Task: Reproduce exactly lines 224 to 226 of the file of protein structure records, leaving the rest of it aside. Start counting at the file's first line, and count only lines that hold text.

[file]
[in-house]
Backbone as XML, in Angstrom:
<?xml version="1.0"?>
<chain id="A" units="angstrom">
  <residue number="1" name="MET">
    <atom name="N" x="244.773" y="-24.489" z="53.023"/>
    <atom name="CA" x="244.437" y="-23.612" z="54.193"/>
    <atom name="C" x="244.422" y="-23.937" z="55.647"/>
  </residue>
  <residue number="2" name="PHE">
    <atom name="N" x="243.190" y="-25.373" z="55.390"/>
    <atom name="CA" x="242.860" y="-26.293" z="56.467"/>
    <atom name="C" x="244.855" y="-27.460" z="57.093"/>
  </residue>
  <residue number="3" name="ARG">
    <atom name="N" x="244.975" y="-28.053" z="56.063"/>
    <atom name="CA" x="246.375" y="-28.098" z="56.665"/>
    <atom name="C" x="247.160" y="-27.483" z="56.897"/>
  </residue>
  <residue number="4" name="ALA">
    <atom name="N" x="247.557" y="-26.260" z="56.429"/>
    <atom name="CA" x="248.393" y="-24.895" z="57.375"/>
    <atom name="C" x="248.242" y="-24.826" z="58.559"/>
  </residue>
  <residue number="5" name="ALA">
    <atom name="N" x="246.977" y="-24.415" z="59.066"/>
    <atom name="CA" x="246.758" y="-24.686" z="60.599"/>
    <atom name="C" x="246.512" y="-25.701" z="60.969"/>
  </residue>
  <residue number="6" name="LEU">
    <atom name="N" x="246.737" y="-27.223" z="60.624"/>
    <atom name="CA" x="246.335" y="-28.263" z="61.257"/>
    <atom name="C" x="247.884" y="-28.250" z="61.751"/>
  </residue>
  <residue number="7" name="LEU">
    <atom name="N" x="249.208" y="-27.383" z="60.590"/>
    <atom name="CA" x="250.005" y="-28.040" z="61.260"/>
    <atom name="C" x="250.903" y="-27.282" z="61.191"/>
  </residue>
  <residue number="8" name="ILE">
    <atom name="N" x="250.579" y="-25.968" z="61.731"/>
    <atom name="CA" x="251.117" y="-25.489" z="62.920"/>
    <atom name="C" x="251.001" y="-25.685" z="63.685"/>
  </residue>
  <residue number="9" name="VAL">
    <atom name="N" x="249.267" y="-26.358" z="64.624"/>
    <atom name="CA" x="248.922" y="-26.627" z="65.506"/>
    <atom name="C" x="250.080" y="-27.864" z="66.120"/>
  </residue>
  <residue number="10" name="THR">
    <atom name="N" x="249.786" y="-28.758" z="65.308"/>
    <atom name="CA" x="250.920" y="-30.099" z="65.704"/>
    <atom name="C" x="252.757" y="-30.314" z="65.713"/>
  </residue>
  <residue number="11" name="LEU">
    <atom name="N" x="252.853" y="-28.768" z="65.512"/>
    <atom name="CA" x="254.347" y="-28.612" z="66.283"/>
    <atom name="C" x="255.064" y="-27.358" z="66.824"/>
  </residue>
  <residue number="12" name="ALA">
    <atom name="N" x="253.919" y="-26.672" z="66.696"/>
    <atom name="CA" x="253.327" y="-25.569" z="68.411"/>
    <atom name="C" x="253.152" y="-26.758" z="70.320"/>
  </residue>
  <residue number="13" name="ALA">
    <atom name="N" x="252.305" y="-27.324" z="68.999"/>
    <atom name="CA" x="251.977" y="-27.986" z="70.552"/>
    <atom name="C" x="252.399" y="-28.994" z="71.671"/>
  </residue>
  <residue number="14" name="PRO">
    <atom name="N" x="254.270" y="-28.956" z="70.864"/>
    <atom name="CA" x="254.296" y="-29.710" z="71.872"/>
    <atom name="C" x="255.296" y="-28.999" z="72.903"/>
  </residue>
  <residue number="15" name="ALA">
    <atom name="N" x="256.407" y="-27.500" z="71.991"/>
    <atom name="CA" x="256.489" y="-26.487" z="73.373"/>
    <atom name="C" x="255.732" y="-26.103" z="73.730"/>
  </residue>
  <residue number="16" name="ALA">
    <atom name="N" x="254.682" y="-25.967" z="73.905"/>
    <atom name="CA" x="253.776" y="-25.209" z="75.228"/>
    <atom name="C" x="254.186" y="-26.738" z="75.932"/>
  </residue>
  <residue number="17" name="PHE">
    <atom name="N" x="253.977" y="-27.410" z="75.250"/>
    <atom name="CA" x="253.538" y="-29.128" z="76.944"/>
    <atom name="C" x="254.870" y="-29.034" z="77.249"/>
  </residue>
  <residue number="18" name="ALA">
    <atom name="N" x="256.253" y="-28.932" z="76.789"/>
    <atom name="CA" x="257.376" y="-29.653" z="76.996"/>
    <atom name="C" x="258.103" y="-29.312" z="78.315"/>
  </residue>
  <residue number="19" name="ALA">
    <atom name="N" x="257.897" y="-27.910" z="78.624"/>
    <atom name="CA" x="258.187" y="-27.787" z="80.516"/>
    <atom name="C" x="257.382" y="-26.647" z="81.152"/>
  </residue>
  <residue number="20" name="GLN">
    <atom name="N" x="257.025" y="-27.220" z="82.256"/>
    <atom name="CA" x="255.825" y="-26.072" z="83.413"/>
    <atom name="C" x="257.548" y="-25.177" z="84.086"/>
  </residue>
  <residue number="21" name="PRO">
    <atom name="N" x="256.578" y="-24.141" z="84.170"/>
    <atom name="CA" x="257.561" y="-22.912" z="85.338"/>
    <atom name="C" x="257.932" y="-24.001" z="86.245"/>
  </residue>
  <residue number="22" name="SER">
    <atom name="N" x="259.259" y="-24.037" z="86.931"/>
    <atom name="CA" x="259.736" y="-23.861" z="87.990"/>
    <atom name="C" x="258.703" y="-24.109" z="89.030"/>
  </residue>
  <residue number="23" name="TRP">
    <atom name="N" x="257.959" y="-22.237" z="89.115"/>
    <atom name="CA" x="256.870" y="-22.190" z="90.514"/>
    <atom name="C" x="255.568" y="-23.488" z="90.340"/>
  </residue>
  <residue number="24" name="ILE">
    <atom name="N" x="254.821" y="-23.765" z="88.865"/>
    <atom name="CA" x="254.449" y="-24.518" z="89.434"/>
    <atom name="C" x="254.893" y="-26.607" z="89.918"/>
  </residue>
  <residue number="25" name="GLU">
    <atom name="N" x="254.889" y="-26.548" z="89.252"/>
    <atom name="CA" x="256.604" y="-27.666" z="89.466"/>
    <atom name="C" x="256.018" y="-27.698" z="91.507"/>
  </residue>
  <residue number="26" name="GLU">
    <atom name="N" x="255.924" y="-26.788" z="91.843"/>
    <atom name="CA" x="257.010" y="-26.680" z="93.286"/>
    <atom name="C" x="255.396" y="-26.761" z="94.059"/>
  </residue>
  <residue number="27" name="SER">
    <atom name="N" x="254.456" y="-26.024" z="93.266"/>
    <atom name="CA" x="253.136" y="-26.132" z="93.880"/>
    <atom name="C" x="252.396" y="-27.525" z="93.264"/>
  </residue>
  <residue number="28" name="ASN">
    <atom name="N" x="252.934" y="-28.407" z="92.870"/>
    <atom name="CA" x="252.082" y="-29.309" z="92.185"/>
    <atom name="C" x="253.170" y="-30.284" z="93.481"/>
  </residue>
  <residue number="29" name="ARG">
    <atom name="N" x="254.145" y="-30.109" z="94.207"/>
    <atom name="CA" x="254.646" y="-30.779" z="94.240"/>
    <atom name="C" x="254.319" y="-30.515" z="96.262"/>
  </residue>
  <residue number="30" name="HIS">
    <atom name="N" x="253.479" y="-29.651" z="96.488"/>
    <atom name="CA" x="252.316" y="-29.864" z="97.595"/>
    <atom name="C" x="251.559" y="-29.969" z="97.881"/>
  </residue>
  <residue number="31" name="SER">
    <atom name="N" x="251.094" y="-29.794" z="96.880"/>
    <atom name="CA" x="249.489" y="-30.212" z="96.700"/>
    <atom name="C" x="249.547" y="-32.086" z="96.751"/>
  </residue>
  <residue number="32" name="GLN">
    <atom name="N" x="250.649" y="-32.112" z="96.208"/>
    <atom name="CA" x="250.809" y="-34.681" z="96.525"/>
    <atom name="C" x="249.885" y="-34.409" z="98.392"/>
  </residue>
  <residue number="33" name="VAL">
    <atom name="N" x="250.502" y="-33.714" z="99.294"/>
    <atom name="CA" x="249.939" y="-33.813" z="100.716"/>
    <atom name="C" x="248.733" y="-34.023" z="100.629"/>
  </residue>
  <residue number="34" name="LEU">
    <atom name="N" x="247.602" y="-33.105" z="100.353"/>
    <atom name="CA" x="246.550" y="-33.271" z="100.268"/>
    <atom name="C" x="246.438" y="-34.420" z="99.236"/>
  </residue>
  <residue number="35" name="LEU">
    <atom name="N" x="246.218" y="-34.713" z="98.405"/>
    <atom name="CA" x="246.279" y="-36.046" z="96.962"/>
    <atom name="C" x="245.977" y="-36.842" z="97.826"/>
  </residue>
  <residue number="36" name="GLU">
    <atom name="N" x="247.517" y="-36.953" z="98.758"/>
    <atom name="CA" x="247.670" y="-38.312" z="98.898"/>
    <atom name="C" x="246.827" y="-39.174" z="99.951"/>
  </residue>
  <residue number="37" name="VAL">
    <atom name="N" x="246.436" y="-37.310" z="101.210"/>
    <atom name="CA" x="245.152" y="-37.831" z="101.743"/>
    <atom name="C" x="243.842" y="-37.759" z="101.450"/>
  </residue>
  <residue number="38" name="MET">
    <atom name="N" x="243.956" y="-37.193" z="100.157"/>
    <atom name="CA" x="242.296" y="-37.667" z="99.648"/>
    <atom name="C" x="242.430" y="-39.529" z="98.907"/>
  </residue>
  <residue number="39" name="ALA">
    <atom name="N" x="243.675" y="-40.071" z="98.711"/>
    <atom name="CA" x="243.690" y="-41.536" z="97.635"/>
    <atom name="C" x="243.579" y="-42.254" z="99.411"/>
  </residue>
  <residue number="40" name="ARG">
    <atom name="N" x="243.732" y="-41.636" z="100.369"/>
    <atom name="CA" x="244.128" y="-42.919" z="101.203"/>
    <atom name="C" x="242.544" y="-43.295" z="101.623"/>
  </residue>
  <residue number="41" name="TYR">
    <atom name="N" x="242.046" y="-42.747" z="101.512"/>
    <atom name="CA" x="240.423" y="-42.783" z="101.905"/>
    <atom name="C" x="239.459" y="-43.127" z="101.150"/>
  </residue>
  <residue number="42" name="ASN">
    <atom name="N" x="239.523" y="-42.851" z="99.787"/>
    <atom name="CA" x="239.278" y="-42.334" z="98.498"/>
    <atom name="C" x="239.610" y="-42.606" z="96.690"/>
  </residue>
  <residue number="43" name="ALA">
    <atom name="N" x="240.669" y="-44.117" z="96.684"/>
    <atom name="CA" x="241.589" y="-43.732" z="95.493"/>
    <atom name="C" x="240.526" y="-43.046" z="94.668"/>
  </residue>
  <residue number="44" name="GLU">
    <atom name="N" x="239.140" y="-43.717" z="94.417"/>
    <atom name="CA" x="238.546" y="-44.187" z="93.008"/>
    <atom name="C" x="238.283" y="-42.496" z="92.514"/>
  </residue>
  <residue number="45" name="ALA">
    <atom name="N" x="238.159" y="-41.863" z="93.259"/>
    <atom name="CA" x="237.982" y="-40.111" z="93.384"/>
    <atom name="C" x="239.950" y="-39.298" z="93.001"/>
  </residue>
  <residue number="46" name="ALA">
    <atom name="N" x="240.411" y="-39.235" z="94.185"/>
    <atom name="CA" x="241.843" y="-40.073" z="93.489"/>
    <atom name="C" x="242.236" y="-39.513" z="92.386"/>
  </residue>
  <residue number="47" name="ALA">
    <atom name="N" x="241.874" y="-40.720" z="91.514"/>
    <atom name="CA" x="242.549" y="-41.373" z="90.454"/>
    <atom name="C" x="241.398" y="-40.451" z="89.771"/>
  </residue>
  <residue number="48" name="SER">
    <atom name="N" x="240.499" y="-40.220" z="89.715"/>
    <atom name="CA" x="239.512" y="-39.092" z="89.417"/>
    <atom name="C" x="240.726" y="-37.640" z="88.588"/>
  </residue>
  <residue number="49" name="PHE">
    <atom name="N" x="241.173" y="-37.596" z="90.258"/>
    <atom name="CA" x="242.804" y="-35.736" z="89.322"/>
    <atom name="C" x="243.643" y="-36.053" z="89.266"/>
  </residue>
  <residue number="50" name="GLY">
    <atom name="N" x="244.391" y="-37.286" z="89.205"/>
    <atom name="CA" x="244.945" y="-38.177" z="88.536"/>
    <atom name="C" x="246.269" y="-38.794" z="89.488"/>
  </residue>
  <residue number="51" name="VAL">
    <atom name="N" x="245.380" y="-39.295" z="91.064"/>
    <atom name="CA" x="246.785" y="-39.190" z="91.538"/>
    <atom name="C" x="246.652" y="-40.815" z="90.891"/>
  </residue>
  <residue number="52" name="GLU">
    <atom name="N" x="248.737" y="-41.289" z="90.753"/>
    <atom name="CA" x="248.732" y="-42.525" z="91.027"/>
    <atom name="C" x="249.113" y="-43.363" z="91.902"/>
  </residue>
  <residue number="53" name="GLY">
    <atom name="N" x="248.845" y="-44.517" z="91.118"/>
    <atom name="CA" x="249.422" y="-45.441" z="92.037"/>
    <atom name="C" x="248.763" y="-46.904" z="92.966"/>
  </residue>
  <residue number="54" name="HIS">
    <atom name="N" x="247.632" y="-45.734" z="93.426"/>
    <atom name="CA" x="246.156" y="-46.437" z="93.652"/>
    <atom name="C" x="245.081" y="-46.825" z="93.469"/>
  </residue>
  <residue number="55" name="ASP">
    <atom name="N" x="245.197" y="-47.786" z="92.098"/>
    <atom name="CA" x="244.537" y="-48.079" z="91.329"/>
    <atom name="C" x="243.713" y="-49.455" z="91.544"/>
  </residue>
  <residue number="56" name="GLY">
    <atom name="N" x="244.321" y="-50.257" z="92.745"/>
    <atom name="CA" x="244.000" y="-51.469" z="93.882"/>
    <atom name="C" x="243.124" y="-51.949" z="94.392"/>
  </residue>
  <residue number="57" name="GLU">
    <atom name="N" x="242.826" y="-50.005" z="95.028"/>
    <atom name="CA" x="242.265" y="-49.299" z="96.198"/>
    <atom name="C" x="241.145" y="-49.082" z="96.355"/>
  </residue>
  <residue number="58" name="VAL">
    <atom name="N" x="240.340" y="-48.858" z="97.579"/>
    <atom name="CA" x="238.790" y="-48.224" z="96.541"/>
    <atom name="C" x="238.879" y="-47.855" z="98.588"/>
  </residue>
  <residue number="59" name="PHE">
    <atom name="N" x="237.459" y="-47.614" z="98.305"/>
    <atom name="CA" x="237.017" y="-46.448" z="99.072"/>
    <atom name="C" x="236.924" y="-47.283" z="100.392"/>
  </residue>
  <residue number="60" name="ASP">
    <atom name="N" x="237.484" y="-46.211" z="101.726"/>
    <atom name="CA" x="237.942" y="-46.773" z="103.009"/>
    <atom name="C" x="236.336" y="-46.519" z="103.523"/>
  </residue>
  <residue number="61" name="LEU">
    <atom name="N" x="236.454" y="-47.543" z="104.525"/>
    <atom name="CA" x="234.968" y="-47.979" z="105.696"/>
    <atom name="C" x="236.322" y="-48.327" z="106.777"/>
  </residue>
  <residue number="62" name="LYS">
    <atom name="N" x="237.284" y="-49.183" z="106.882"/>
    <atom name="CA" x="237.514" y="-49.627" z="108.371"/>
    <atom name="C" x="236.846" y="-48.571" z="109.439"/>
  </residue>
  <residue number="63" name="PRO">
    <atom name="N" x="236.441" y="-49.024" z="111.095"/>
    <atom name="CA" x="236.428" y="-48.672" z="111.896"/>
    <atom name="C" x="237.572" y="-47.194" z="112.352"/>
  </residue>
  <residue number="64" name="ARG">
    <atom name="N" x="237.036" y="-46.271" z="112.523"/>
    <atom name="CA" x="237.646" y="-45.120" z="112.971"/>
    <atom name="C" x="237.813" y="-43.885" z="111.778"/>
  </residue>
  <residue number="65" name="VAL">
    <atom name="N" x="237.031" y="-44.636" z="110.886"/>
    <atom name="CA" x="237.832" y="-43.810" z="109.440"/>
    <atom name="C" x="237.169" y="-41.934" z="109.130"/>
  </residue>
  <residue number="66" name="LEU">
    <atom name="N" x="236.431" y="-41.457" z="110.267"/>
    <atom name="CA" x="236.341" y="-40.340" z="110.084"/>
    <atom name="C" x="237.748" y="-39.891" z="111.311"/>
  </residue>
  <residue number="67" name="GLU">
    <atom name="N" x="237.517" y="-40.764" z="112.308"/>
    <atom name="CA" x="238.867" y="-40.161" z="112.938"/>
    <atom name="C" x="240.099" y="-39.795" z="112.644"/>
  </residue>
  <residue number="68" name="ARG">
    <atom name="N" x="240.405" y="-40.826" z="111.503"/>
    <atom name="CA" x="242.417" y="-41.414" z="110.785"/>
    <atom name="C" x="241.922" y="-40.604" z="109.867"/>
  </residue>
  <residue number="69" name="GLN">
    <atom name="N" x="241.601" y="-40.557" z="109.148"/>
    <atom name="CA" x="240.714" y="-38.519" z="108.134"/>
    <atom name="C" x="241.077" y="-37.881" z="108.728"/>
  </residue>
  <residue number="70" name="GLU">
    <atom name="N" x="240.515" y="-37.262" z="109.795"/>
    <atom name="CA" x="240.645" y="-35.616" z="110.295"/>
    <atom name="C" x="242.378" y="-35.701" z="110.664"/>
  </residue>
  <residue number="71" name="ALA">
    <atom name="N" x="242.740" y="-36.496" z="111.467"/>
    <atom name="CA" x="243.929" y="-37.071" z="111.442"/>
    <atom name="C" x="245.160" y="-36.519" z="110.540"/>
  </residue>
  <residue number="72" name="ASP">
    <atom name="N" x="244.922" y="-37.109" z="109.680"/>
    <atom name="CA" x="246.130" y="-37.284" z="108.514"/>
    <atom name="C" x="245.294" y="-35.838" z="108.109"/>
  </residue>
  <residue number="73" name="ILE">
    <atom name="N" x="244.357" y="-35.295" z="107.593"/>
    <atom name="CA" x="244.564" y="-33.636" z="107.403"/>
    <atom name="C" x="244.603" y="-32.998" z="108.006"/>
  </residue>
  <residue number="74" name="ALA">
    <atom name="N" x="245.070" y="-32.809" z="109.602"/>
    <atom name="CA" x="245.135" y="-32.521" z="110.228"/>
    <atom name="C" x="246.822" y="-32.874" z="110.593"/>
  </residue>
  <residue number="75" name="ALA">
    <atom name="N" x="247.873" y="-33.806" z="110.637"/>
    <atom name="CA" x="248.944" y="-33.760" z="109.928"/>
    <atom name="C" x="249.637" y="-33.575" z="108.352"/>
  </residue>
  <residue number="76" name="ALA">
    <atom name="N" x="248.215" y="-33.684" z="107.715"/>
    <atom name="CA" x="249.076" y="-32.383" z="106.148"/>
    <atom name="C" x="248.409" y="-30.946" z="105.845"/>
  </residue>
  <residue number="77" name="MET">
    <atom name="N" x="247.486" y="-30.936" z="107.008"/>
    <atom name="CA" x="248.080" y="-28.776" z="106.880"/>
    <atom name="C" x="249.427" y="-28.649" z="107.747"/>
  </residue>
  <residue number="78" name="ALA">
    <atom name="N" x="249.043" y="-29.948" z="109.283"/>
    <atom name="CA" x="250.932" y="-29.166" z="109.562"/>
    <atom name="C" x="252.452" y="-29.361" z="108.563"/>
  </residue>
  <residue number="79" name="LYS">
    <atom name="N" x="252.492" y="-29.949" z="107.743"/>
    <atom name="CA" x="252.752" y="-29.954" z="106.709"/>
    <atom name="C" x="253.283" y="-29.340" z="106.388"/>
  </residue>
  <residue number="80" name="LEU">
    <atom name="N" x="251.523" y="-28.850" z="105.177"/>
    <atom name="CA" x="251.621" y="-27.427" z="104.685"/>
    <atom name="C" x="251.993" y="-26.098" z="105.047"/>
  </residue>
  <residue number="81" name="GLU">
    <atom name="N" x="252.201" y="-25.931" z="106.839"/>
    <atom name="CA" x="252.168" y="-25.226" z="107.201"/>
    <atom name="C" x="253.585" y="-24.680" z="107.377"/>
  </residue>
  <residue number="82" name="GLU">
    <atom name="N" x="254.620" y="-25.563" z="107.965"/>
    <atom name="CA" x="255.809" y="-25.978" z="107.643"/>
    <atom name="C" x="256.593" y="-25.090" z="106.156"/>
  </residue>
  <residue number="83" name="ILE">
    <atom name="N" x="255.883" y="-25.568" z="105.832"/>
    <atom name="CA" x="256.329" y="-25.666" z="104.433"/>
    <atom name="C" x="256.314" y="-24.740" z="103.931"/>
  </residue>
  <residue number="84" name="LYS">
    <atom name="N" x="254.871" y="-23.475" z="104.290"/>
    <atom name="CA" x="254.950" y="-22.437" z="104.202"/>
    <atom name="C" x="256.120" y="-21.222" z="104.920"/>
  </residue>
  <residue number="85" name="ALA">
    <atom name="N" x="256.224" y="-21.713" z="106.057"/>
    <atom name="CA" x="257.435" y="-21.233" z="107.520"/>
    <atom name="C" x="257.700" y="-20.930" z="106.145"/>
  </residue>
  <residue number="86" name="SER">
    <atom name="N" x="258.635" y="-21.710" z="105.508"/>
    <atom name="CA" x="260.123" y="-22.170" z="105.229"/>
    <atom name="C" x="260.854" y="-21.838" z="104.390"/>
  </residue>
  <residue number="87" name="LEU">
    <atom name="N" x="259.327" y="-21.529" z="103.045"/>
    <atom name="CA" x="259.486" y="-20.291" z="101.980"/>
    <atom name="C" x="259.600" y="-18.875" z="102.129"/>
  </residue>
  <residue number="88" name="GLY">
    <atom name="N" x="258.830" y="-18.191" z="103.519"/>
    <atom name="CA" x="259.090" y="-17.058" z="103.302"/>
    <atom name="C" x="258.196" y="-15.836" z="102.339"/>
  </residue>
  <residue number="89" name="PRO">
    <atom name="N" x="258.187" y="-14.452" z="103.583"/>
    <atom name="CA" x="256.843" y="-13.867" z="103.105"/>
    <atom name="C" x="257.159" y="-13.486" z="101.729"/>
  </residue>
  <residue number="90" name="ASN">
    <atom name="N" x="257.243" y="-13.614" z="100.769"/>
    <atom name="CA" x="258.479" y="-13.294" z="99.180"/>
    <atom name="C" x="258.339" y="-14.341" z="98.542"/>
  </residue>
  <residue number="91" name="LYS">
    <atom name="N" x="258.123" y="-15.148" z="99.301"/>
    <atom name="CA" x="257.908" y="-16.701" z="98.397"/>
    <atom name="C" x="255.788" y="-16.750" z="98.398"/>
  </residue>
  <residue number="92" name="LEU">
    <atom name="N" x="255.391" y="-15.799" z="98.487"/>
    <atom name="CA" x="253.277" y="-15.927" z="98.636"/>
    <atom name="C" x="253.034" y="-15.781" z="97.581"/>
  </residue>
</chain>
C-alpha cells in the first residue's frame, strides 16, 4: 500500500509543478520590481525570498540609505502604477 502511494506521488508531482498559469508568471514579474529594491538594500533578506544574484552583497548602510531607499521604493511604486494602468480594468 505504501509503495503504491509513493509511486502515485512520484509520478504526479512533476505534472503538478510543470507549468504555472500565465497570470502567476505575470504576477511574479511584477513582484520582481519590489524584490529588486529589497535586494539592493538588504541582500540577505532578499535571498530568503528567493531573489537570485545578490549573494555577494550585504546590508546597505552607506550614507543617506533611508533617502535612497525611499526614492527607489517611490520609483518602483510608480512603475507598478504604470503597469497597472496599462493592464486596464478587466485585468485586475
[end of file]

  </residue>
  <residue number="45" name="ALA">
    <atom name="N" x="238.159" y="-41.863" z="93.259"/>